Here are some recorded versions of it with just piano. It is not the entire suite, only Number IV that you want.

The Bass Part
The good news: This is the easiest thing to play on his latest record.

The bad news: This is the easiest thing to play on his latest record.

And it is not easy.

Here are a few places you can hear snippets of Jeff's version online:



This is one that is going to take repeated listening and lots of slow, and I do mean  s l o w   practicing to get it together.

Even though this is for bass, it has some serious finger twisters in it, fingerings that are not going to feel very familiar at all. This ain't "Mustang Sally". In some measures it changes between e flats and e naturals, b flats, and b naturals and g flat and g naturals. When you work out the fingerings for this, prepare yourself for saying "You have got to be kidding me" a lot.

Rhythmically, they do it very rubato-y in places. But just when you think they are going to break tempo, they really don't, but it is very rolling and fluid. Don't play this like a sequencer part, it has to have some lilt in it and it has to breathe in certain places.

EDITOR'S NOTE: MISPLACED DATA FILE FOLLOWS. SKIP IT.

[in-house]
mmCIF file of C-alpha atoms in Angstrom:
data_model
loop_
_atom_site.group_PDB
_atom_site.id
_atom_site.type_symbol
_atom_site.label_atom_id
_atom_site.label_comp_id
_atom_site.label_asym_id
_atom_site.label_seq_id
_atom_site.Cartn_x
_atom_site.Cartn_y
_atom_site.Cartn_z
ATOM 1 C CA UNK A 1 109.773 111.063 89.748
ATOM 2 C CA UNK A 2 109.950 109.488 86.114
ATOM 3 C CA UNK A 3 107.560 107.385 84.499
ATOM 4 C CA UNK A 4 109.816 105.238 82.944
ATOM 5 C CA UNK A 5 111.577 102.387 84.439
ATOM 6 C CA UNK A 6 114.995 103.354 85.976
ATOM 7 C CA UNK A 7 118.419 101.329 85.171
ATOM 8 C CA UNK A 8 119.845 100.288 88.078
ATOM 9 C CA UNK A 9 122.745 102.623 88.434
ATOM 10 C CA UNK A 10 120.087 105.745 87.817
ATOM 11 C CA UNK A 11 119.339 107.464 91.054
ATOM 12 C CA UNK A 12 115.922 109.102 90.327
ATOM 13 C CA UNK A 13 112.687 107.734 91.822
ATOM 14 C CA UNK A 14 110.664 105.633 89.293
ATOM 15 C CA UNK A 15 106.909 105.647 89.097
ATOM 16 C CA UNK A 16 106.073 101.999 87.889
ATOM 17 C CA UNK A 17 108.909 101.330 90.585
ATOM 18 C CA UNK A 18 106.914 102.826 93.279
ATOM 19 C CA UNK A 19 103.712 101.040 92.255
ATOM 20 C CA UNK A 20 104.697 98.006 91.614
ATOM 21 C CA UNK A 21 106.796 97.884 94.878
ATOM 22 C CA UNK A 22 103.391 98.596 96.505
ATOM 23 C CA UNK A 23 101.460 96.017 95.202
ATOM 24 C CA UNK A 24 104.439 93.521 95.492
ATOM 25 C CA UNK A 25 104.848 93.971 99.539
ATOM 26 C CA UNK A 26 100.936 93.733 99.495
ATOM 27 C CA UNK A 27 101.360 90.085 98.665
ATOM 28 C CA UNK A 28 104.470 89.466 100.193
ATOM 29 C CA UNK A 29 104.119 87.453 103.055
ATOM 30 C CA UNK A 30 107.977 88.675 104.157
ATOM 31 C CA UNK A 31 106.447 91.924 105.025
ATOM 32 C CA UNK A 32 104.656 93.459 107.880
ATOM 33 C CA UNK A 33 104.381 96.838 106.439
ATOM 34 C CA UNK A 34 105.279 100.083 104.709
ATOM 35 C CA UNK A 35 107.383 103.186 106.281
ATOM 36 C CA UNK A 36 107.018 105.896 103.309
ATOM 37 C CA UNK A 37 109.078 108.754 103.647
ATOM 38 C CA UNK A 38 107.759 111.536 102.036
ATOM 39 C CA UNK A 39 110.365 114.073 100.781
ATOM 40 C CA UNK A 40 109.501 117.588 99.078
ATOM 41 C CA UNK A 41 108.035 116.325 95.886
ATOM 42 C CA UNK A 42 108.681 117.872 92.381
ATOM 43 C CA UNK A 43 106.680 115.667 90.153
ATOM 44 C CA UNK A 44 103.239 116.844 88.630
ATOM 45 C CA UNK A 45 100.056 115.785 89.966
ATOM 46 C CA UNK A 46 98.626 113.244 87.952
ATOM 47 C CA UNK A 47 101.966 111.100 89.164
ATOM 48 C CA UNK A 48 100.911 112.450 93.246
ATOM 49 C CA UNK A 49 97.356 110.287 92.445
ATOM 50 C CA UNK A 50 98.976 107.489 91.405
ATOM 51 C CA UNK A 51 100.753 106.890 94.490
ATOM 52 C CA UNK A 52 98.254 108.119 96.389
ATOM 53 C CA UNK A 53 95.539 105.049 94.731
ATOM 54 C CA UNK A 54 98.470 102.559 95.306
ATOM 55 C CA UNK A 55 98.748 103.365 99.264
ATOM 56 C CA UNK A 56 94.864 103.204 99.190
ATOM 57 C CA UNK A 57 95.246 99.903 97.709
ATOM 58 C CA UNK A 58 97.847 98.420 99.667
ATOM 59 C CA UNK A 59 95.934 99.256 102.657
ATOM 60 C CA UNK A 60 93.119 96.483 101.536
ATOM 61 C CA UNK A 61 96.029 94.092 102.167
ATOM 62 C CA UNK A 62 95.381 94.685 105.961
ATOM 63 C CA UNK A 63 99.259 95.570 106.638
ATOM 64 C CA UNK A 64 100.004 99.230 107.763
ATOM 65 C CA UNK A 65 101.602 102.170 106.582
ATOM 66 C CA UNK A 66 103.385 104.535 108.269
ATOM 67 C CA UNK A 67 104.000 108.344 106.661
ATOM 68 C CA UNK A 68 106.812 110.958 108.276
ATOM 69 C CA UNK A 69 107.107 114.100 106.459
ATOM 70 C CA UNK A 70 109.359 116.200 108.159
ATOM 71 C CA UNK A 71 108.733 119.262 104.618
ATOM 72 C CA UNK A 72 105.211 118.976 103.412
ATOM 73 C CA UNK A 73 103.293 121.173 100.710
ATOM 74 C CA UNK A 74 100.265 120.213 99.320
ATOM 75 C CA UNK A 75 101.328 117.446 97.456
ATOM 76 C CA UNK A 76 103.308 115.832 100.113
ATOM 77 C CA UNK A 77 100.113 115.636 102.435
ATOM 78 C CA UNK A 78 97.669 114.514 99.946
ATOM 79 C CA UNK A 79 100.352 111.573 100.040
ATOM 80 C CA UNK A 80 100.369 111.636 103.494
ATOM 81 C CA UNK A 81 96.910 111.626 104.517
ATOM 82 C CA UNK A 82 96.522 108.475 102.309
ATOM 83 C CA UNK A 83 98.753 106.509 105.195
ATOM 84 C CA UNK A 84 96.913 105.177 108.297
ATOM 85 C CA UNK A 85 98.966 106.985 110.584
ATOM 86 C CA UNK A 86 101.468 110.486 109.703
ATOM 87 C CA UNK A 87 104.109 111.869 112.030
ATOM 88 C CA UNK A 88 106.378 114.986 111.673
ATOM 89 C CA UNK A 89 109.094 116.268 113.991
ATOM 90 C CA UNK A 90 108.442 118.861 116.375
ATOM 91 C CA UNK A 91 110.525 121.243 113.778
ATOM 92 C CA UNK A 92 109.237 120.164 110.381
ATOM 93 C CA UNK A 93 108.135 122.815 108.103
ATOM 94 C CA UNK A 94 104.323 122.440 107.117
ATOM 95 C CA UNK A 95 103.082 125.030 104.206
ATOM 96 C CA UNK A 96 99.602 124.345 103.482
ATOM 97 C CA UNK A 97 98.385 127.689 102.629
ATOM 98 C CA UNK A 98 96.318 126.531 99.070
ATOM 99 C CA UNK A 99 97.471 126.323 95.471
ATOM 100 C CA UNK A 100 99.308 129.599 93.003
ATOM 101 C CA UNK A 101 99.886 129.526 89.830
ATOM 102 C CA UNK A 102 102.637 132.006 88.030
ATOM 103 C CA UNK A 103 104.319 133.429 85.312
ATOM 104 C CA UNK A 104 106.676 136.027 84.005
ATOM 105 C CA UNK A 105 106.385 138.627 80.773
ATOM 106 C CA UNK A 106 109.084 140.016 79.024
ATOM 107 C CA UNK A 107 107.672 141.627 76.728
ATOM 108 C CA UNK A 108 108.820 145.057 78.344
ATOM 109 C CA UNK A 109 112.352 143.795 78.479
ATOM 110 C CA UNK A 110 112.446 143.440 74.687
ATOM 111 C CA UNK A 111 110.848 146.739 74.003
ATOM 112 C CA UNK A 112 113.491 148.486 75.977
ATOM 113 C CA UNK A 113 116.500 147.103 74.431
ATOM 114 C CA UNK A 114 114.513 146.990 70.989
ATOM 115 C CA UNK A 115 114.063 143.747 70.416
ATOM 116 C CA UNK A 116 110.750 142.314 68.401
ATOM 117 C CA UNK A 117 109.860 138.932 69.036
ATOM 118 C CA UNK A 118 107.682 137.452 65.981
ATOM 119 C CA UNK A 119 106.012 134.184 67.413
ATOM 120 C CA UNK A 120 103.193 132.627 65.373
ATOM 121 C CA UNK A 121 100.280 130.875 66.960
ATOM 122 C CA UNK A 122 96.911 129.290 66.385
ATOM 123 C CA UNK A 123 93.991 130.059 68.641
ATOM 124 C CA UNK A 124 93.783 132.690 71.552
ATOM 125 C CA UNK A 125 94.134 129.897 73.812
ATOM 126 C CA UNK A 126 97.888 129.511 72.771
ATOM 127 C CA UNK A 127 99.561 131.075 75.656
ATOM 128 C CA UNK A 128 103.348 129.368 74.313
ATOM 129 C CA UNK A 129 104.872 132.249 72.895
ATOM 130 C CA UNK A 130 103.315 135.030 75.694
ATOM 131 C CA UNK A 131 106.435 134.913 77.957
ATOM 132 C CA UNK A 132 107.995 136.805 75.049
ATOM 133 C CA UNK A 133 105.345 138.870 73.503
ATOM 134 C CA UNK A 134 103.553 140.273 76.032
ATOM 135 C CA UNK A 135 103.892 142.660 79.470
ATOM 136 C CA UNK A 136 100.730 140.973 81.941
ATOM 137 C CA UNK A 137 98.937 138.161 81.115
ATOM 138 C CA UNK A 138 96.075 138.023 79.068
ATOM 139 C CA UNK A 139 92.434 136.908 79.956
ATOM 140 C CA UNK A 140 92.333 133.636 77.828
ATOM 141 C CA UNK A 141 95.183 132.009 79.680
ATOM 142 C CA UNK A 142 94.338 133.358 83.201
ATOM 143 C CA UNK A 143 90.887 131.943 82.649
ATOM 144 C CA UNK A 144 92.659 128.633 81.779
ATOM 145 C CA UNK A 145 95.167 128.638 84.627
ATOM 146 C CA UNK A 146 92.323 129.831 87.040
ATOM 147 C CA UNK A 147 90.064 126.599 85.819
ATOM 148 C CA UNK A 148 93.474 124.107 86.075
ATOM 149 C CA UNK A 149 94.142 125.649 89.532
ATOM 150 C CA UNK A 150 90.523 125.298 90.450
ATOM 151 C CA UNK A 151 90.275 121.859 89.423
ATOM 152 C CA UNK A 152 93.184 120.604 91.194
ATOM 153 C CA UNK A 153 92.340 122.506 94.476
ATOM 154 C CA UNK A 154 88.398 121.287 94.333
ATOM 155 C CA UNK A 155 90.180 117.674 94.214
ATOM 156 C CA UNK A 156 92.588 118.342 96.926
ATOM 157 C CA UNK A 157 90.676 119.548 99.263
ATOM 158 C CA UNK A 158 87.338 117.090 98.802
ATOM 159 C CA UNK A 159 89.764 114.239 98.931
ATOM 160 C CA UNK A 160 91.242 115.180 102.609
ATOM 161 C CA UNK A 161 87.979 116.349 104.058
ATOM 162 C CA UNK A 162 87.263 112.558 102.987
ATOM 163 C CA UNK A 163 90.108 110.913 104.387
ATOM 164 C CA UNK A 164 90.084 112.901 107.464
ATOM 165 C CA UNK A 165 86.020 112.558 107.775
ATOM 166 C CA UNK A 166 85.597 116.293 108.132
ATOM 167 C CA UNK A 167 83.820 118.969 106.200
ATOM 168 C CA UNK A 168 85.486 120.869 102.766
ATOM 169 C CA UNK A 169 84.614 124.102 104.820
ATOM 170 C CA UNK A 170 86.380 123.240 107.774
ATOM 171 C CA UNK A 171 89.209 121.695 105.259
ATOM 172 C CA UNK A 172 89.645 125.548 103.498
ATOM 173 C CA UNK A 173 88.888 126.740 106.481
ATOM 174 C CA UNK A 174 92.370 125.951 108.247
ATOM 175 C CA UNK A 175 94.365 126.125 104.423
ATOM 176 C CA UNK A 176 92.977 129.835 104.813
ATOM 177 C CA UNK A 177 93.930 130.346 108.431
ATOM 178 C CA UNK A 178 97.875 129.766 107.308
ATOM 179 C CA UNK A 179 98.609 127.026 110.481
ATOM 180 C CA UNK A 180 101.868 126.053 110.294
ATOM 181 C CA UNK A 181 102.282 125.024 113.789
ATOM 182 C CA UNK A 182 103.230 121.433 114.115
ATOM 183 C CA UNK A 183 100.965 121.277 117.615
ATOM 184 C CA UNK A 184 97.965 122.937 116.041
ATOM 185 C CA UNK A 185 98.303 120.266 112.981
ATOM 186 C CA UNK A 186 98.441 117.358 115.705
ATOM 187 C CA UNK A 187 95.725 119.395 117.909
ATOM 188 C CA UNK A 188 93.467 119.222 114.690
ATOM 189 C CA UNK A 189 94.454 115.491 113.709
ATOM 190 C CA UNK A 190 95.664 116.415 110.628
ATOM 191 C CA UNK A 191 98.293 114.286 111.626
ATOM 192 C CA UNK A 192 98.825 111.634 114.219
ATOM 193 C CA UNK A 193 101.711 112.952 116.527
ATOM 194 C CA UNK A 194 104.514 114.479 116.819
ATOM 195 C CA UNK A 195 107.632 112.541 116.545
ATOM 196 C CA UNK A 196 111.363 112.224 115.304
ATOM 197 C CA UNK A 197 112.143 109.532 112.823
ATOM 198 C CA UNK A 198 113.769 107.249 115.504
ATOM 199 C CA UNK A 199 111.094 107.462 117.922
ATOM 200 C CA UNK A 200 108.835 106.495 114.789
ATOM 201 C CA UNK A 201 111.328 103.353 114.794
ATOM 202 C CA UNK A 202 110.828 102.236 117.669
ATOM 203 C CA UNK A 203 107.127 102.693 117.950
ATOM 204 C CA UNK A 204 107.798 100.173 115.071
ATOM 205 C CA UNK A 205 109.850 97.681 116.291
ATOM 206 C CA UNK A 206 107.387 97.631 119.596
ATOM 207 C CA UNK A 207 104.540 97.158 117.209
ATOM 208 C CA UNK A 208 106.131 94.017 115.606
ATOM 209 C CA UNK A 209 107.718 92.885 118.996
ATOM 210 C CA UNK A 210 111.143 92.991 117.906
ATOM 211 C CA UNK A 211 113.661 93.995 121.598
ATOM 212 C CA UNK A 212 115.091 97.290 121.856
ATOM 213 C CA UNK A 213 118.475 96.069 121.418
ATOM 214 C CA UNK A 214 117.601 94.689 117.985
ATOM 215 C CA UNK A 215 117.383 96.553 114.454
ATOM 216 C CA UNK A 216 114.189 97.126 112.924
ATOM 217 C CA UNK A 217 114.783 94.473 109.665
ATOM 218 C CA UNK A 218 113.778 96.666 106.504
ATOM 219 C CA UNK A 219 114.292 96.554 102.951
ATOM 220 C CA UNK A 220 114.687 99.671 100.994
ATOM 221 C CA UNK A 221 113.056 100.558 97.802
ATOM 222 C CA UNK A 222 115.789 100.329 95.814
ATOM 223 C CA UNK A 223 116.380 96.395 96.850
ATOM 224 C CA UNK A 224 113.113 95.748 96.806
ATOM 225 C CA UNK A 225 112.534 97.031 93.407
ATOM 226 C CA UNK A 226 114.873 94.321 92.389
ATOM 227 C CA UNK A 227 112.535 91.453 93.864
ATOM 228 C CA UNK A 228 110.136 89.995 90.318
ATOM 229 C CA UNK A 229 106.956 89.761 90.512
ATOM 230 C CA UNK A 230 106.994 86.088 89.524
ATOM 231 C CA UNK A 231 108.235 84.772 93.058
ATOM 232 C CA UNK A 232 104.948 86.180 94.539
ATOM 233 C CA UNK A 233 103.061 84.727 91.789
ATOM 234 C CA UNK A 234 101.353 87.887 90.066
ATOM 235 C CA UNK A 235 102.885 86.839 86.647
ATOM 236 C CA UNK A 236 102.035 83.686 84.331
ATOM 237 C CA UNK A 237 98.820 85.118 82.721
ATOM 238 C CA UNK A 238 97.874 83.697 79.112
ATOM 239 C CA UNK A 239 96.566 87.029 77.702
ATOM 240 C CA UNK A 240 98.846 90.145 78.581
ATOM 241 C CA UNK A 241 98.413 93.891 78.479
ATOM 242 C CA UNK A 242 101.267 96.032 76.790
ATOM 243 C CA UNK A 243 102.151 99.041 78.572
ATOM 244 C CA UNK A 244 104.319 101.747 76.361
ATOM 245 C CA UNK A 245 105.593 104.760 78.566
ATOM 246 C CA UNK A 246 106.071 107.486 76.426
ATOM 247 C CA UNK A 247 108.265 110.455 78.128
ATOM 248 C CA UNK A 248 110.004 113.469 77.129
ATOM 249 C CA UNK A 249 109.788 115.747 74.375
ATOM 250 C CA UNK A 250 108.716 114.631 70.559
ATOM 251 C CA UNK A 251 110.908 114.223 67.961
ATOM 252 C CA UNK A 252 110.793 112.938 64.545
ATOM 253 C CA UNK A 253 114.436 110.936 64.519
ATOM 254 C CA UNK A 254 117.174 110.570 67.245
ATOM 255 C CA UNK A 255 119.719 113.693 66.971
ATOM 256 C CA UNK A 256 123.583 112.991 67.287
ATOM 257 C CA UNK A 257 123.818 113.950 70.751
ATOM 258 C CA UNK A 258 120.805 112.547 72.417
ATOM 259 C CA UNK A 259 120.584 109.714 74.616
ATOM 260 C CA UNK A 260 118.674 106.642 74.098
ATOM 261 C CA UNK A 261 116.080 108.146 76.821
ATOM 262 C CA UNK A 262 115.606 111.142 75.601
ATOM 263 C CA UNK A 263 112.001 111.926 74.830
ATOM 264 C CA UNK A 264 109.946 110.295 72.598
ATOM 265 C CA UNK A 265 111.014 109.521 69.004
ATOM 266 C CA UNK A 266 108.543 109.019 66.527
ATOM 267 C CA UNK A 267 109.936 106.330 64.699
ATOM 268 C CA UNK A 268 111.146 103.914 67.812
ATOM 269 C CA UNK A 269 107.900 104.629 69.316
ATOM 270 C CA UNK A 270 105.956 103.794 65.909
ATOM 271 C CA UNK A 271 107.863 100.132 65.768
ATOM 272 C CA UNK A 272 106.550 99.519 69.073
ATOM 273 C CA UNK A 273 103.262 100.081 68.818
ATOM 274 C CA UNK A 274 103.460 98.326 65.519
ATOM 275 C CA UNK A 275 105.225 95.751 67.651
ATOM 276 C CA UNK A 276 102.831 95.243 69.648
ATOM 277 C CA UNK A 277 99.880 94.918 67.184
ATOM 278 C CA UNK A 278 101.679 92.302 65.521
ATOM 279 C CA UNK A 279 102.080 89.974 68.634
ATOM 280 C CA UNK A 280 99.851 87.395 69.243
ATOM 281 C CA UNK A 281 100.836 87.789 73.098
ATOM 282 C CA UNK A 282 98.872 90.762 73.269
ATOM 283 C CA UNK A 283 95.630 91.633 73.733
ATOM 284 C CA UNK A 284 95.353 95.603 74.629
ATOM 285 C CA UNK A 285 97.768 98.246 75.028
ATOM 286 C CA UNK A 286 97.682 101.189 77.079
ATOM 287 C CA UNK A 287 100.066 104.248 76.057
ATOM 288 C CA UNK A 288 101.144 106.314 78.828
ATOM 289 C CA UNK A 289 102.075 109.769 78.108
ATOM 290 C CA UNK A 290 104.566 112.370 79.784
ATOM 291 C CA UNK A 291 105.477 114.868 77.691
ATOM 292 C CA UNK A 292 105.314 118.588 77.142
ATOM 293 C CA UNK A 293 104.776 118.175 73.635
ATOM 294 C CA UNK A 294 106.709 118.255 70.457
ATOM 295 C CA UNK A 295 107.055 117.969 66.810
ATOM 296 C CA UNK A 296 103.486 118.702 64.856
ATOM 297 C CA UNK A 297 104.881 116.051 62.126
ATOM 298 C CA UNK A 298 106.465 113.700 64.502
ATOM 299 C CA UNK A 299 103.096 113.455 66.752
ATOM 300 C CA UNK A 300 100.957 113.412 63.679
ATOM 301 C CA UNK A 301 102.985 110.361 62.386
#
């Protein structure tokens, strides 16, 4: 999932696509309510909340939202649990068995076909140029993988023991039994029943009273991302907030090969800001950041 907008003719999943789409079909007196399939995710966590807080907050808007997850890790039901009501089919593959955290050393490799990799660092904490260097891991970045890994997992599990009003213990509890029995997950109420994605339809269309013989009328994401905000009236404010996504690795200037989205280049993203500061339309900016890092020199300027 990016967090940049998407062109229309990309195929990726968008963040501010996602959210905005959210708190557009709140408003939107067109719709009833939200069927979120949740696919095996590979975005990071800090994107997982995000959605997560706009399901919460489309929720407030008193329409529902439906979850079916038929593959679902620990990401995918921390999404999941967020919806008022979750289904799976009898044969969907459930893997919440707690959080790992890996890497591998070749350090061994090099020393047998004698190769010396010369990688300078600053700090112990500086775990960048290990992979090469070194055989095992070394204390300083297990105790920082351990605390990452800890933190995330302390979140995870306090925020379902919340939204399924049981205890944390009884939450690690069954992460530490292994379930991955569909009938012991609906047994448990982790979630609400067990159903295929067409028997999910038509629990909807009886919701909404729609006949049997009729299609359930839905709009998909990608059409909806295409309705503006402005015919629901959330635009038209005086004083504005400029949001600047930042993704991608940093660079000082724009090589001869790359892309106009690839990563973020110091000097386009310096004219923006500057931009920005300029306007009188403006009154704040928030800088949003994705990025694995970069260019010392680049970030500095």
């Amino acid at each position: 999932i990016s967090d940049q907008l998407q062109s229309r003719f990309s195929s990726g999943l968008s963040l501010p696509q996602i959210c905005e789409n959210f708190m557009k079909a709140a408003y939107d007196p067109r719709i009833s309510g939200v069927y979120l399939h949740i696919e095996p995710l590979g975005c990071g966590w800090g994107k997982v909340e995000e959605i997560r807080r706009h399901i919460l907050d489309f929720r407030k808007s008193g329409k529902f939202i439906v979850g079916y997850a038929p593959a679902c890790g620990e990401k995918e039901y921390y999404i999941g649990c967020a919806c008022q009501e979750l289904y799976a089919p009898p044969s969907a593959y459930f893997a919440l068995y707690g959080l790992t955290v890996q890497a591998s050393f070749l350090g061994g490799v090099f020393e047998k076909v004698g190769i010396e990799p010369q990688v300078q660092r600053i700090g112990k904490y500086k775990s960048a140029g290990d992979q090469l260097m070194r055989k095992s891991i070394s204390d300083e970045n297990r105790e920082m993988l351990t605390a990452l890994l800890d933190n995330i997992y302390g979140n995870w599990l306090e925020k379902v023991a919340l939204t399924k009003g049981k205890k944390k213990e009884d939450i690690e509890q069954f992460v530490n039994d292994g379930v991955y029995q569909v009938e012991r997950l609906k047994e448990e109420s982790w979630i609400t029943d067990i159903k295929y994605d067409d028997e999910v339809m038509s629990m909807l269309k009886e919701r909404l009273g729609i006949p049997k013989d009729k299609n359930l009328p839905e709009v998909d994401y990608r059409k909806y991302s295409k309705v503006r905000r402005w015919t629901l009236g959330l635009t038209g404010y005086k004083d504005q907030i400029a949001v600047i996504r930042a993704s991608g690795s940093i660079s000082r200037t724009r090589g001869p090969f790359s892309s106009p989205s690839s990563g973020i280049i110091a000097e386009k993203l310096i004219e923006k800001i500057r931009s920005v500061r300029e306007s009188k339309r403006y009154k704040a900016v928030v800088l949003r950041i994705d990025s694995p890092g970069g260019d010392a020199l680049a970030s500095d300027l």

You can also see a full score version written out if you want at the ISLMP site. There is both an orchestral version and one for just piano as well.


As far as I could tell, Mr. Berlin's part is a mixture of the left and right hand.

And if anyone finds any mystery notes, let me know. There may be a few in there, my fingers and eyes were blurring after a while. 

Good luck!


"Pent-Up House" Recorded On This Day!

Or so says PassionForJazz on twitter. So there ya go, you can play the same thing Clifford Brown did today if you want.


Join yours truly on the twitter here - http://twitter.com/BassoRidiculoso


Daily Licking 035: Chorus 2 of Clifford Brown on "Pent-Up House"

The second chorus of the ii-v-I fest from Mr. Brown today. It just keeps getting better.

Some patterns are developing: